Dieter Hammer: It is interesting that you mention Cubism in this context. Indeed, Picasso used photography as a source of inspiration. What happens when someone sat pausing moved while being shot was known to him. Film was slow at that time, and exposures used to take quite some time. Eadweard Muybridge’s photographic studies of motion were pretty well known. Anton Giulio Bragaglia’s Photodynamism is worth mentioning here too. Well, it is something rather inherent to Photography and I guess that Cubists simply drew inspiration from it. It is an aspect of Photography that has been forgotten while striving to improve the mimetic performance of photographic apparatuses. That is one of the reasons why I was pondering on its ‘employment’ in various multiple ways; not so much with Cubism in mind, but pondering the question: is there more to Photography?
Bastien Rousseau: In 2014, you have been involved in an event titled Positionen der Aktuellen Architekturfotografie. Could you tell us about it?
Dieter Hammer: Sure, it was an exhibition about current trends in Architecture Photography curated by Dr. Barbara Wolf at the Architecture Museum of Swabia in Augsburg. My contribution was a a series of ten minute-long ‘exposures’ of the village of Seysdorf’s architectural structures which I took in a cold winter night. A long exposure records light emissions that come and go during its process. What is otherwise sequential in film can be seen compressed in a single photograph. You can see the buildings and everything that emitted light as traces of life inside and around the architectural structures.
Bastien Rousseau: I should be curious to know what may be so crucial about Architecture Photography. Could the point be showing the pictures so that people may become aware of something, in general or in particular? Could there be more to it, in public space for instance?
Dieter Hammer: The challenge in Architecture Photography would be to get the proportions right. Therefore you need a view camera. My approach was the exception, maybe because I did not have Architecture Photography in mind when I took those photographs! I guess you could say that there are two main approaches towards it. One is strictly representative: Architects need good documentation of their work to share it through different media. The other one seeks to incorporate architectural structures into a creative concept. Of course, it could also be a mixture of both approaches. The exhibition was about juxtaposing a given variety of methodologies, dealing with architecture in different ways, from formalistic to conceptual.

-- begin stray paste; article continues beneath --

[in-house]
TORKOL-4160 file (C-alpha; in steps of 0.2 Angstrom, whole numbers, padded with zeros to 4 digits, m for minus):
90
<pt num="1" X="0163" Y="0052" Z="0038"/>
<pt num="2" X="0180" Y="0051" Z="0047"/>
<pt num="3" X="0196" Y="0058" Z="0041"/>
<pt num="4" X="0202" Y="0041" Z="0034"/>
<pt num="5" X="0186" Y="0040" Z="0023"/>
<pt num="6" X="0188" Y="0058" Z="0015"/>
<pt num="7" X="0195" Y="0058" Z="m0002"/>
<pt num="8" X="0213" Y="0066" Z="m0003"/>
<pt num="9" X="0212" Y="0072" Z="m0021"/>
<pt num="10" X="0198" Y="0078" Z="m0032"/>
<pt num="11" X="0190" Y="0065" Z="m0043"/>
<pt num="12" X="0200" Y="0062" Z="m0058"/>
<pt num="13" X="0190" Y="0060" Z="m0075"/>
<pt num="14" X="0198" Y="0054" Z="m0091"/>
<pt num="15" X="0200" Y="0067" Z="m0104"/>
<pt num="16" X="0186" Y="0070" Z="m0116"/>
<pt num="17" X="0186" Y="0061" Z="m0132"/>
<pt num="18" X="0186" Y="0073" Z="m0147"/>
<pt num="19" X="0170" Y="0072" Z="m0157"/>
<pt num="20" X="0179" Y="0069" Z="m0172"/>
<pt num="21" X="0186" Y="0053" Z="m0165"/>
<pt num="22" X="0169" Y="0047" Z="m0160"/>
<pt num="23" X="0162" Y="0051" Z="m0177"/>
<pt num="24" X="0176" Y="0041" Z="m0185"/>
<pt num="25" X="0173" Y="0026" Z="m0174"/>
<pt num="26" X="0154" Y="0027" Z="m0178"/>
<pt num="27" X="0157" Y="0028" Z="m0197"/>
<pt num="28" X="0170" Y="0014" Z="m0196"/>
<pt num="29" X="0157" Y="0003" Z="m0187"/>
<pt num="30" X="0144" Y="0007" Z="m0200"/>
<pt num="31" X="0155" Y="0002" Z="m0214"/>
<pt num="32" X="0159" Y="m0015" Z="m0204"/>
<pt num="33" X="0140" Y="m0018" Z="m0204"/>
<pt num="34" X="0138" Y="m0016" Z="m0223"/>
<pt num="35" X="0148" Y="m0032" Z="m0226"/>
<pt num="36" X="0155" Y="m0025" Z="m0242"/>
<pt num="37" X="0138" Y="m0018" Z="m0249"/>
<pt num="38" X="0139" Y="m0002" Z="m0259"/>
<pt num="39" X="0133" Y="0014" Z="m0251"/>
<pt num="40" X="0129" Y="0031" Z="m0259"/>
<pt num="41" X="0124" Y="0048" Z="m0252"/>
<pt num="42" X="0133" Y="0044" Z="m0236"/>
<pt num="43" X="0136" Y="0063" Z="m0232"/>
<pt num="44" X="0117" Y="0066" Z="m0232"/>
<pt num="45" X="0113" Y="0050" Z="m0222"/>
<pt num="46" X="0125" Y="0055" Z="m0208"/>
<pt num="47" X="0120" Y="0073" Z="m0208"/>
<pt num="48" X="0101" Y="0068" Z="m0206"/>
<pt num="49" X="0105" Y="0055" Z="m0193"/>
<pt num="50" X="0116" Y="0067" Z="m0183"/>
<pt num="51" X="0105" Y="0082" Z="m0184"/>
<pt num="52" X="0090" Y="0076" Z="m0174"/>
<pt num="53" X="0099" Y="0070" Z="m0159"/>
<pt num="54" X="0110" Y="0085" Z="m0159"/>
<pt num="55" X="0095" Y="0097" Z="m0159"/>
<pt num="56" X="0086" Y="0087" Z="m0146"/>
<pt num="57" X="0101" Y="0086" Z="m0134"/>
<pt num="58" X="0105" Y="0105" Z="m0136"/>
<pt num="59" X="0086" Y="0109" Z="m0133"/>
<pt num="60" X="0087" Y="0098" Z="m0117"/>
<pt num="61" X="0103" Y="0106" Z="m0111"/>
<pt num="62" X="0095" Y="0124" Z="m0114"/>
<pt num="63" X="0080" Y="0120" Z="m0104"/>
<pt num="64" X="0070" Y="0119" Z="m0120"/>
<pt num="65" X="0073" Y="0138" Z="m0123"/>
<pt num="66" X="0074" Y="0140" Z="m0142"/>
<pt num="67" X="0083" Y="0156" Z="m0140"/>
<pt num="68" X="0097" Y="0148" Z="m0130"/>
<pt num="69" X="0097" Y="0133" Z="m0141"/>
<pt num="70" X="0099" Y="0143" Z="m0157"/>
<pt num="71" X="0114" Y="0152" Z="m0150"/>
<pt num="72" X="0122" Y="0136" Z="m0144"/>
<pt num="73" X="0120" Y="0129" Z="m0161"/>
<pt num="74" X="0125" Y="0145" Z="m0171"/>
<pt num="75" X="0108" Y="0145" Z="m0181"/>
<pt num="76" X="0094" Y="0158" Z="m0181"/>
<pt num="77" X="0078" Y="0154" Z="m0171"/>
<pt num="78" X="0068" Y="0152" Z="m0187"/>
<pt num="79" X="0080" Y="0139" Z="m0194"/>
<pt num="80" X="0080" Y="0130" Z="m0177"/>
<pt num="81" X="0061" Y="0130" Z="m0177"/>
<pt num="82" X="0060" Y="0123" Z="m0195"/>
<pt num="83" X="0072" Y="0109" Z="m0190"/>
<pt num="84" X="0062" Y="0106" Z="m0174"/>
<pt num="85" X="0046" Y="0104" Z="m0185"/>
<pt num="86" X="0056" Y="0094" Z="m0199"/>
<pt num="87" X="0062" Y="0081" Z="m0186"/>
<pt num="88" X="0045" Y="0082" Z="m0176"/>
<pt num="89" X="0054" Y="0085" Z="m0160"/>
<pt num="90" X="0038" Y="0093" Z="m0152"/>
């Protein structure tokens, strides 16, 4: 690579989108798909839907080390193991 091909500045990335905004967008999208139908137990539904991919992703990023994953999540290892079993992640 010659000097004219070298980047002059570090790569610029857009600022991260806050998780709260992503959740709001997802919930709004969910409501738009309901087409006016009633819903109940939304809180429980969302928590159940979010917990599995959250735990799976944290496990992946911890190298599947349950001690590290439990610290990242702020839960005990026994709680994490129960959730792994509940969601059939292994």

Bastien Rousseau: Perhaps you could tell us about the scenography of that exhibition and whether curatorial issues were discussed with the exhibiting artists beforehand.
Dieter Hammer: Curatorially speaking, it mainly was a question of choosing photographers with different methodologies and whom had been known to the museum and arrange ‘samples’ of their work across its rooms. Each of the exhibited photographers wrote a text explaining their work relationship with architecture. Dr. Wolf made her selection of works based on personal criteria together with the photographers. I did appreciate that very much.
Long before the exhibition, we had been discussing one of Julius Shulman’s photographic series on architect Richard Neutra’s Kaufman House (Palm Springs, 1947). My Seysdorf series was partially inspired by this particular work of his. In Shulman’s, I particularly like that he often places people around or inside the buildings he means to photograph. Thereby, he sets a contraposto to the dominant functionalist approach embraced by his peers.
Architecture is a journey, not a destination: it serves life with a purpose. It is not an end in itself. In my Seysdorf series, the human presence was enacted by light trails caused by domestic human activity while the human figure was rendered invisible. I think, these traces of life are important.
Bastien Rousseau: Why did you choose to expose your film during 10 minutes?